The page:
gallantry. "He is Bailey of the Union Bank, the missing cashier."

The detective slowly put down his cigar on an ash tray.

"That's the truth, is it?" he demanded.

Dale's hand flew to her breast. If Jack would only deny it - even
now! But even as she thought this, she realized the uselessness
of any such denial.

Bailey realized it, too.

"It's true, all right," he admitted hopelessly. He closed his eyes
for a moment. Let them come with the handcuffs now and get it over.
- every moment the scene dragged out was a moment of unnecessary
torture for Dale.

But Beresford had not finished with his indictment. "I accuse him
not only of the thing he is wanted for, but of the murder of Richard
Fleming!" he said fiercely, glaring at Bailey as if only a youthful
horror of making a scene before Dale and Miss Cornelia held him back
from striking the latter down where he stood.

Bailey's eyes snapped open. He took a threatening step toward his
accuser. "You lie!" he said in a hoarse, violent voice.

Anderson crossed between them, just as conflict seemed inevitable.

"You knew this?" he queried sharply in Dale's direction.

Dale set her lips in a line. She did not answer.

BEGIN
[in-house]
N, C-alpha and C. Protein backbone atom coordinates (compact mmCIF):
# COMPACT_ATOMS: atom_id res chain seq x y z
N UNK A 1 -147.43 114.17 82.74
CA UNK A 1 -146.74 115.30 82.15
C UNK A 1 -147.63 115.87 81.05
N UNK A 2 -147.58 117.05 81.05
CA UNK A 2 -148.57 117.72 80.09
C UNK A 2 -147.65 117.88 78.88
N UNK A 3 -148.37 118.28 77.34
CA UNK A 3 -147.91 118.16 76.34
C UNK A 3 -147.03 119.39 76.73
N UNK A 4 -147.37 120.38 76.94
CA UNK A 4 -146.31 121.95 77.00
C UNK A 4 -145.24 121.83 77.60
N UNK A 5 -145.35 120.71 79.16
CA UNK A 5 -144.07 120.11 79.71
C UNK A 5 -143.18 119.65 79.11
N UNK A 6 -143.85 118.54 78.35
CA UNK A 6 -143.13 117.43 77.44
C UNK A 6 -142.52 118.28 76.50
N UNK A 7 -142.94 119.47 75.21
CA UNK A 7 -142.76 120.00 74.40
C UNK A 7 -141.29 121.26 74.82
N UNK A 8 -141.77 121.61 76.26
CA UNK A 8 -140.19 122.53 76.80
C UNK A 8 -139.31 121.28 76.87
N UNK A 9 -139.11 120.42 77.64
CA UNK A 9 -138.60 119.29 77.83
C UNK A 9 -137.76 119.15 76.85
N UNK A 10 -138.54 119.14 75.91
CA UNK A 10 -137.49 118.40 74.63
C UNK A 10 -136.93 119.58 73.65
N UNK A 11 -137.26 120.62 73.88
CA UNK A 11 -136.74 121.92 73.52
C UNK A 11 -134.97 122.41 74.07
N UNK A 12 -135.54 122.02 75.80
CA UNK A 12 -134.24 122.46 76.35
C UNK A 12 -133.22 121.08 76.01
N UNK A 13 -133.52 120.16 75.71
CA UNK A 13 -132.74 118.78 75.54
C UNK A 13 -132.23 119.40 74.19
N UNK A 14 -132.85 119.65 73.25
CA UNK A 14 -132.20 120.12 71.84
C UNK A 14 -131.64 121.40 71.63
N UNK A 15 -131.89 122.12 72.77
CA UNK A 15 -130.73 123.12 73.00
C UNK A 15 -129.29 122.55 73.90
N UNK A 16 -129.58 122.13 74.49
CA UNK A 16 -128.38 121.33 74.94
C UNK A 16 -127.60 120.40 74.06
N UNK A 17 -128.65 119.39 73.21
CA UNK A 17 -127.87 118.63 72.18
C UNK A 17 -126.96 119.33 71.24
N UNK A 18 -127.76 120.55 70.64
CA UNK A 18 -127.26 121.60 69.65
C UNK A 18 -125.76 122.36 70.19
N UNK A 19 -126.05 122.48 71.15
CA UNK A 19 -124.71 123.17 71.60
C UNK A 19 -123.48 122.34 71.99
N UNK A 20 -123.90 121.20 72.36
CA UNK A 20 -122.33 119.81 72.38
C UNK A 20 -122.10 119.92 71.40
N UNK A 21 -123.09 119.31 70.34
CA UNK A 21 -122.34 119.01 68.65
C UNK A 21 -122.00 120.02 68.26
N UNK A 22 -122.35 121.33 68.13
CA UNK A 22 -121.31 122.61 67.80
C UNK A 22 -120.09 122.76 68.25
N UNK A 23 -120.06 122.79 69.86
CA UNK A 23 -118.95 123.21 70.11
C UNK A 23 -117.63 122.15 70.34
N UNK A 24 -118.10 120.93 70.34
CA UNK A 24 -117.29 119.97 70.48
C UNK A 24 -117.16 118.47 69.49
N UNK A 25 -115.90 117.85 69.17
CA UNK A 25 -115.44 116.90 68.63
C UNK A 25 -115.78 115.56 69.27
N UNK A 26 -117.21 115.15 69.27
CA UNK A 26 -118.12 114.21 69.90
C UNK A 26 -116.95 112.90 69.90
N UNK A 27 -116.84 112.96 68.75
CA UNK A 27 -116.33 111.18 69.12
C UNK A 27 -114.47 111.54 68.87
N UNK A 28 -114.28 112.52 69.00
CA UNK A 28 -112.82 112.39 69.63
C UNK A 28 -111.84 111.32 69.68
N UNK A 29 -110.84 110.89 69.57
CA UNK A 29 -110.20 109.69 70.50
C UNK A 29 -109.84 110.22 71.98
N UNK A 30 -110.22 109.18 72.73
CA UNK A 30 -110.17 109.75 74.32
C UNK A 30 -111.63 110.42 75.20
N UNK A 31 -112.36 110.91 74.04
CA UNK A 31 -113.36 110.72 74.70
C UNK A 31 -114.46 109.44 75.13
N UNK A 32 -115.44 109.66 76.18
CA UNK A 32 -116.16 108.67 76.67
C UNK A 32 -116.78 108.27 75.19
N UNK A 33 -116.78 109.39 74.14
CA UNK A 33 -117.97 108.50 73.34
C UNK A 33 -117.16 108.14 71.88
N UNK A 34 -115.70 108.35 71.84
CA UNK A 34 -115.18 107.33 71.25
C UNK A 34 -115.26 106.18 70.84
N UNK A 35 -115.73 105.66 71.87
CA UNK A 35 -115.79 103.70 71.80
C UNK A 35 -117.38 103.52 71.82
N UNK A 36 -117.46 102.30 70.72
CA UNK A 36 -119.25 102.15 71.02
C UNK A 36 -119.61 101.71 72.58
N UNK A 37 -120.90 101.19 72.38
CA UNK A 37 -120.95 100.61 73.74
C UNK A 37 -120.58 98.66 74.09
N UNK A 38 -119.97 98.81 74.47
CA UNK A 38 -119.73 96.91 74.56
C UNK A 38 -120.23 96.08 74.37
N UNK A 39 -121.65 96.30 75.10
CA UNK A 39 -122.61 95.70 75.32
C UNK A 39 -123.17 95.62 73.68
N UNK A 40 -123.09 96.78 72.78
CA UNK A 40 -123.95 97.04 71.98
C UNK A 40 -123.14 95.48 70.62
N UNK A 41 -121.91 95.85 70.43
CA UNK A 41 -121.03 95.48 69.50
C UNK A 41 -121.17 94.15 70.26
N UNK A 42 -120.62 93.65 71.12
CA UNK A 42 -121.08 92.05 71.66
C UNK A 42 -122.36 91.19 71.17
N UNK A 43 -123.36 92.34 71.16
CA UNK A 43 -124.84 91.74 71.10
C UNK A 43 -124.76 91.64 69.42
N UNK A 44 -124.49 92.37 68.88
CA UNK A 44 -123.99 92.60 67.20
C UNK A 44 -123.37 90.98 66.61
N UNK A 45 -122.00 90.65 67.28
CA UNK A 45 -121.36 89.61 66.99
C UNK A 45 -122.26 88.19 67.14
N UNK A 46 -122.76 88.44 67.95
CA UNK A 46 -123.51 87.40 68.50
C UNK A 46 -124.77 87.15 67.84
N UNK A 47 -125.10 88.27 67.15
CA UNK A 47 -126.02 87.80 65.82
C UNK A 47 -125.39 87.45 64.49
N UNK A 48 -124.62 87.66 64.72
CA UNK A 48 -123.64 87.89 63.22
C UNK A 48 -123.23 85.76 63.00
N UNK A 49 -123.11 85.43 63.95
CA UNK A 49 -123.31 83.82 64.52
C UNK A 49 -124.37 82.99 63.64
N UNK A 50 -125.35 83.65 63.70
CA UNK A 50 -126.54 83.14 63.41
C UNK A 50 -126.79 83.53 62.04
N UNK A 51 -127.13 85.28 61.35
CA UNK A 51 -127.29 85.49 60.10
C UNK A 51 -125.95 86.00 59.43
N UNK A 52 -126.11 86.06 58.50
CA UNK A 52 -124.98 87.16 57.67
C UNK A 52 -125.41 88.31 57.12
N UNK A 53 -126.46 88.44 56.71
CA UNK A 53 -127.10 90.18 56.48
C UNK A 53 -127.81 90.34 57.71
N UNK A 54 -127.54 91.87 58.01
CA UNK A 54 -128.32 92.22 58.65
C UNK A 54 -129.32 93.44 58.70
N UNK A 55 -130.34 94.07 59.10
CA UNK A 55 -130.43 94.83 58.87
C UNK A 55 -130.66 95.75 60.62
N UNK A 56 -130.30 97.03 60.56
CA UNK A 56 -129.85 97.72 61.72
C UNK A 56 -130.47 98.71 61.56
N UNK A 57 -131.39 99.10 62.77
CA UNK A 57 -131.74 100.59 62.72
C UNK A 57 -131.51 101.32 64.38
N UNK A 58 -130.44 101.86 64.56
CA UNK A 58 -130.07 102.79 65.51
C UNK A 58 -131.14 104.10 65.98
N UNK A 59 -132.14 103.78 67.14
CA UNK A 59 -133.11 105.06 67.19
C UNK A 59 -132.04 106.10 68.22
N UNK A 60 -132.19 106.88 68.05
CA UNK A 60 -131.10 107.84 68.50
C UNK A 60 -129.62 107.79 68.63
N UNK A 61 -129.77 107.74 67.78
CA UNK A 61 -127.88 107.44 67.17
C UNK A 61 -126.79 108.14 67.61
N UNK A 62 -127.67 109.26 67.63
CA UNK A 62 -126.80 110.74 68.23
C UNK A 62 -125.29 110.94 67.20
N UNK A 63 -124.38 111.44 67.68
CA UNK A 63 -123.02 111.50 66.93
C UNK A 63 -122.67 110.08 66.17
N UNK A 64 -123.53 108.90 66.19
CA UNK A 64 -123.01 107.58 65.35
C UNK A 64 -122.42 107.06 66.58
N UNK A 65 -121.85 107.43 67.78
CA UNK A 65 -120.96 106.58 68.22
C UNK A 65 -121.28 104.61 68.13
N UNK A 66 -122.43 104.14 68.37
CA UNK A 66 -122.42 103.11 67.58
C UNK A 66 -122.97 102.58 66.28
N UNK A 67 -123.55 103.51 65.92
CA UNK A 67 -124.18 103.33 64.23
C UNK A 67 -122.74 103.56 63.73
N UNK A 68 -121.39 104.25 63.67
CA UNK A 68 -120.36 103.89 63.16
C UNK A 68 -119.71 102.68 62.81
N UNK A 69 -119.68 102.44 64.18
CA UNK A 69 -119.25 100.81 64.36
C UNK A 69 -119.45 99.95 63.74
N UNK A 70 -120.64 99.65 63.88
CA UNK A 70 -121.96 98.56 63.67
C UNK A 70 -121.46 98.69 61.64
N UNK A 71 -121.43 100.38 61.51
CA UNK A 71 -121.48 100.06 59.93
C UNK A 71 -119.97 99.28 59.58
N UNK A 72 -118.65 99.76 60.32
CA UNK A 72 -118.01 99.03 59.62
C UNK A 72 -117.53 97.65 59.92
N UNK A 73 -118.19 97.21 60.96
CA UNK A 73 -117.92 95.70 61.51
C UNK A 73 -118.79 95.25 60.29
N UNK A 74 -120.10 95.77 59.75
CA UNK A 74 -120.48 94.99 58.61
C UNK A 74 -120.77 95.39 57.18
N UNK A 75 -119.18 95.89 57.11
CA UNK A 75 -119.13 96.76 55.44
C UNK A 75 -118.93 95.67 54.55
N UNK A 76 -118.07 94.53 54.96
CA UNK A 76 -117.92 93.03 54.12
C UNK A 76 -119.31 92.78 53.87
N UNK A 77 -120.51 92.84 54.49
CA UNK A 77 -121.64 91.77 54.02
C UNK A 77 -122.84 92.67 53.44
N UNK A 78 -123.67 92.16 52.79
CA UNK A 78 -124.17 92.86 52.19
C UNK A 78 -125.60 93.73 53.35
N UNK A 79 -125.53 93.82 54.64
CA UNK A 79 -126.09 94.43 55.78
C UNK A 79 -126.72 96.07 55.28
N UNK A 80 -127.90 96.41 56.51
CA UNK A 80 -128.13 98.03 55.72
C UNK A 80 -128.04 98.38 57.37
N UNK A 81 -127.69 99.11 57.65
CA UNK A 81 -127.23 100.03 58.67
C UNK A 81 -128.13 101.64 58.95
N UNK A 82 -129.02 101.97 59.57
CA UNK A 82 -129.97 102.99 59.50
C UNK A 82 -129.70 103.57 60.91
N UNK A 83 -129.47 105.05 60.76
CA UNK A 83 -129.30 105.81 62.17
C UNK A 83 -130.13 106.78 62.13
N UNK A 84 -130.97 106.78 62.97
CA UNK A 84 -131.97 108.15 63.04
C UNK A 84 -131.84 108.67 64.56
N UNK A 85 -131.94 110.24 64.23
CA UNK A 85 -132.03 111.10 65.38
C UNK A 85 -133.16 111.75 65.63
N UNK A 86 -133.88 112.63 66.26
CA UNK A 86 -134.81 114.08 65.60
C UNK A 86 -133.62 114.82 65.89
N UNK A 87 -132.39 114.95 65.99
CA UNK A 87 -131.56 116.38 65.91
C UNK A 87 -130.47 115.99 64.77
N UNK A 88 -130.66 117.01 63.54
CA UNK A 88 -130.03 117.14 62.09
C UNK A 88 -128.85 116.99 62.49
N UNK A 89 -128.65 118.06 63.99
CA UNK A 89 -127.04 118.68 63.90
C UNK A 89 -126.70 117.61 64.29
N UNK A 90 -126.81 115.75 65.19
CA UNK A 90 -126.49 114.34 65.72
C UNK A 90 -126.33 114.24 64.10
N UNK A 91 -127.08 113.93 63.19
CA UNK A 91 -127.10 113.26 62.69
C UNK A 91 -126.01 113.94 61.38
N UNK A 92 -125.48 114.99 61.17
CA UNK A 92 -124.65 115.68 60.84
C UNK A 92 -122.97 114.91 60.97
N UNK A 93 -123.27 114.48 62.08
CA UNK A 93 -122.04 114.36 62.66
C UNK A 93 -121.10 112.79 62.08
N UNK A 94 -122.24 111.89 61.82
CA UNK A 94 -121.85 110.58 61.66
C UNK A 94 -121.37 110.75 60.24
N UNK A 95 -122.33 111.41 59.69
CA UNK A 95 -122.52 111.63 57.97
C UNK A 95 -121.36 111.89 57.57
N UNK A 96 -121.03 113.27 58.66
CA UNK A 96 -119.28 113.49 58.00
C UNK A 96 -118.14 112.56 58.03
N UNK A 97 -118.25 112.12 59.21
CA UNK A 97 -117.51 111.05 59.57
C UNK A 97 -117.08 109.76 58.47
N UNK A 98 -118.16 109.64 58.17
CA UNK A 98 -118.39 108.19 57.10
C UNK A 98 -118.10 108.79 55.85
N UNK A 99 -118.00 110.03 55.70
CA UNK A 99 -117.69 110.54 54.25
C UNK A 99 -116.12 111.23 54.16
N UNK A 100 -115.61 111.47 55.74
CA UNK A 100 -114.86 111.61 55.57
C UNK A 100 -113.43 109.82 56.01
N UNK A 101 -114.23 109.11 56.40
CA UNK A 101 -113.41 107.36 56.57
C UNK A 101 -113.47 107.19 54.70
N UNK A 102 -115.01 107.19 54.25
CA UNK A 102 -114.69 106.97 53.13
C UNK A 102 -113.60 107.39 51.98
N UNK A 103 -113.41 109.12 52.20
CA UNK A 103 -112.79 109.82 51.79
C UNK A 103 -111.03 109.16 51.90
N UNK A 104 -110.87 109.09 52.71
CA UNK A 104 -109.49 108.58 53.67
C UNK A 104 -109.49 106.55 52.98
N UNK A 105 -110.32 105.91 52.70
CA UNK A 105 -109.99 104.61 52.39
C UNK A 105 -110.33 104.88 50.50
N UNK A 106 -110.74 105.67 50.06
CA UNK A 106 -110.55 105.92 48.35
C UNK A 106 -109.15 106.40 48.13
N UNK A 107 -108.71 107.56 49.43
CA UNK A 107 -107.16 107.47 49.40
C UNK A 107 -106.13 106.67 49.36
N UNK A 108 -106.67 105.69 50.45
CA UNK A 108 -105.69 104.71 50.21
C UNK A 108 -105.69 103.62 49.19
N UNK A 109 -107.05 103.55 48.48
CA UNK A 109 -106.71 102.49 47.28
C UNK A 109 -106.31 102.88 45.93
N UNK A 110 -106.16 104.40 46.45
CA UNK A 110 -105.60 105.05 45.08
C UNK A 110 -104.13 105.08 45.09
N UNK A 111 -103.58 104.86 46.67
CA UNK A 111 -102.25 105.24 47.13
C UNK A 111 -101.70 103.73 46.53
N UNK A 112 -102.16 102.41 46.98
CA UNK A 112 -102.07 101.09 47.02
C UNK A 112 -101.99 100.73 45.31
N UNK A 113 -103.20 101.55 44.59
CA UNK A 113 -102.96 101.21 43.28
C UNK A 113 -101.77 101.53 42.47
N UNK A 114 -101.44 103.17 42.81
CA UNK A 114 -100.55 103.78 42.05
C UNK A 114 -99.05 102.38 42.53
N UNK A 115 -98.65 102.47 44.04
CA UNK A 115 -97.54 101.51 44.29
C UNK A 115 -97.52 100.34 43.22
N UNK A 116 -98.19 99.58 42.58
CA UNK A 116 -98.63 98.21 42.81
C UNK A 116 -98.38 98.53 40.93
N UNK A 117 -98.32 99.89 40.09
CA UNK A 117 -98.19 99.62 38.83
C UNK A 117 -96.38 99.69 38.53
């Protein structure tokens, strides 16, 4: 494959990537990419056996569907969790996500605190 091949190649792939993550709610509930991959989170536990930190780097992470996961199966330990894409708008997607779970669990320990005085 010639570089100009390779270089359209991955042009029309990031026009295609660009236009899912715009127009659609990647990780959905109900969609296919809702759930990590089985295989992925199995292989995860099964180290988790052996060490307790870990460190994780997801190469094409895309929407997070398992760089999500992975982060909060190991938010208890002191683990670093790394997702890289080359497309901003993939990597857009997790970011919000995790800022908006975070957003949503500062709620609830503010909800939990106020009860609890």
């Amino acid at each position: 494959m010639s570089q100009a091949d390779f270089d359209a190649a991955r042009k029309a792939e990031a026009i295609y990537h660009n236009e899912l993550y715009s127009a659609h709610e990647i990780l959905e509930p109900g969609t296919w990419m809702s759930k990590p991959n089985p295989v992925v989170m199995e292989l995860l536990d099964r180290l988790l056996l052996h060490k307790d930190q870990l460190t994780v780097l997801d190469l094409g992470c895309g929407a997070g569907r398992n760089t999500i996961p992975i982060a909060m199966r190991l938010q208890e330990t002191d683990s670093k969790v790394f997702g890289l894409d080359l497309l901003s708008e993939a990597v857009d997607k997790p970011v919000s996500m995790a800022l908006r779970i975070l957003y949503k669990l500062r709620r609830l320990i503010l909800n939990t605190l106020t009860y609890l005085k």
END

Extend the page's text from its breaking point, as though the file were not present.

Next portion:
He turned to Miss Cornelia.

"Did you?"

"Yes," admitted the latter quietly, her knitting needles at last at
rest. "I knew he was Mr. Bailey if that is all you mean.

The quietness of her answer seemed to infuriate the detective.

"Quite a pretty little conspiracy," he said. "How in the name of
God do you expect me to do anything with the entire household united
against me? Tell me that."

"Exactly," said Miss Cornelia. "And if we are united against you,
why should I have sent for you? You might tell me that, too."

He turned on Bailey savagely.

"What did you mean by that 'three hours more'?" he demanded.

"I could have cleared myself in three hours," said Bailey with calm

Beresford laughed mockingly - a laugh that seemed to sear into
Bailey's consciousness like the touch of a hot iron. Again he